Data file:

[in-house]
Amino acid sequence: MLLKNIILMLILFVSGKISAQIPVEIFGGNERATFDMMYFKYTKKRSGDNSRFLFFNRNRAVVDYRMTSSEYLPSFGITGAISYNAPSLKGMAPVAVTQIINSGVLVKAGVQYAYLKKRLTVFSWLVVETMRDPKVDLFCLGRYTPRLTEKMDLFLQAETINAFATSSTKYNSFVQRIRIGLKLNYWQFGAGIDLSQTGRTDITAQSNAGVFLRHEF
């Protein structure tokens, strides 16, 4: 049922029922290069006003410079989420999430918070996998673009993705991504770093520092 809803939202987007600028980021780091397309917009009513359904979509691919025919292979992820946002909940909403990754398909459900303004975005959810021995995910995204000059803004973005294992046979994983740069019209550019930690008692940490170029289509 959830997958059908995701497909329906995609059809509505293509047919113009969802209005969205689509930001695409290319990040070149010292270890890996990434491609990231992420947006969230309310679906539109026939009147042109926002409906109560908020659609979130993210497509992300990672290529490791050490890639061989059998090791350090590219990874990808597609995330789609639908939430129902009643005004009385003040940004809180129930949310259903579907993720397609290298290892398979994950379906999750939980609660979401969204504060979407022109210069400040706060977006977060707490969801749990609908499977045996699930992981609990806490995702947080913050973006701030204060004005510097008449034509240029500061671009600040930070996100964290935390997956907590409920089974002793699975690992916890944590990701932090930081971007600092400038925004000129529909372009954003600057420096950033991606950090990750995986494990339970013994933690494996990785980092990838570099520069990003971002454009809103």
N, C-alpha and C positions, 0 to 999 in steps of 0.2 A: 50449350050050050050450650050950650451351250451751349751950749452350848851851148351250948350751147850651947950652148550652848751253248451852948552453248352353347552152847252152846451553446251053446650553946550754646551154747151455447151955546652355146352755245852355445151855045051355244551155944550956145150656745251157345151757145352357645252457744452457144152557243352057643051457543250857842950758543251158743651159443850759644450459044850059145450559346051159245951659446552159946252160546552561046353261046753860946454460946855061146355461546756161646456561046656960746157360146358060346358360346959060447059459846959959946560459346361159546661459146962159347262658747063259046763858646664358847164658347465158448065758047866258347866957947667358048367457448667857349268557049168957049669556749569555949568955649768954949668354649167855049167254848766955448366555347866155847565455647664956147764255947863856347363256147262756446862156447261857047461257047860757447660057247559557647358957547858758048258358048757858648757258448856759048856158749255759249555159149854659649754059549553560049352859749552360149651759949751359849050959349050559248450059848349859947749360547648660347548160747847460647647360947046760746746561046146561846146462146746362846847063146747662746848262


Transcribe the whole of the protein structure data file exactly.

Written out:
[in-house]
Amino acid sequence: MLLKNIILMLILFVSGKISAQIPVEIFGGNERATFDMMYFKYTKKRSGDNSRFLFFNRNRAVVDYRMTSSEYLPSFGITGAISYNAPSLKGMAPVAVTQIINSGVLVKAGVQYAYLKKRLTVFSWLVVETMRDPKVDLFCLGRYTPRLTEKMDLFLQAETINAFATSSTKYNSFVQRIRIGLKLNYWQFGAGIDLSQTGRTDITAQSNAGVFLRHEF
């Protein structure tokens, strides 16, 4: 049922029922290069006003410079989420999430918070996998673009993705991504770093520092 809803939202987007600028980021780091397309917009009513359904979509691919025919292979992820946002909940909403990754398909459900303004975005959810021995995910995204000059803004973005294992046979994983740069019209550019930690008692940490170029289509 959830997958059908995701497909329906995609059809509505293509047919113009969802209005969205689509930001695409290319990040070149010292270890890996990434491609990231992420947006969230309310679906539109026939009147042109926002409906109560908020659609979130993210497509992300990672290529490791050490890639061989059998090791350090590219990874990808597609995330789609639908939430129902009643005004009385003040940004809180129930949310259903579907993720397609290298290892398979994950379906999750939980609660979401969204504060979407022109210069400040706060977006977060707490969801749990609908499977045996699930992981609990806490995702947080913050973006701030204060004005510097008449034509240029500061671009600040930070996100964290935390997956907590409920089974002793699975690992916890944590990701932090930081971007600092400038925004000129529909372009954003600057420096950033991606950090990750995986494990339970013994933690494996990785980092990838570099520069990003971002454009809103």
N, C-alpha and C positions, 0 to 999 in steps of 0.2 A: 50449350050050050050450650050950650451351250451751349751950749452350848851851148351250948350751147850651947950652148550652848751253248451852948552453248352353347552152847252152846451553446251053446650553946550754646551154747151455447151955546652355146352755245852355445151855045051355244551155944550956145150656745251157345151757145352357645252457744452457144152557243352057643051457543250857842950758543251158743651159443850759644450459044850059145450559346051159245951659446552159946252160546552561046353261046753860946454460946855061146355461546756161646456561046656960746157360146358060346358360346959060447059459846959959946560459346361159546661459146962159347262658747063259046763858646664358847164658347465158448065758047866258347866957947667358048367457448667857349268557049168957049669556749569555949568955649768954949668354649167855049167254848766955448366555347866155847565455647664956147764255947863856347363256147262756446862156447261857047461257047860757447660057247559557647358957547858758048258358048757858648757258448856759048856158749255759249555159149854659649754059549553560049352859749552360149651759949751359849050959349050559248450059848349859947749360547648660347548160747847460647647360947046760746746561046146561846146462146746362846847063146747662746848262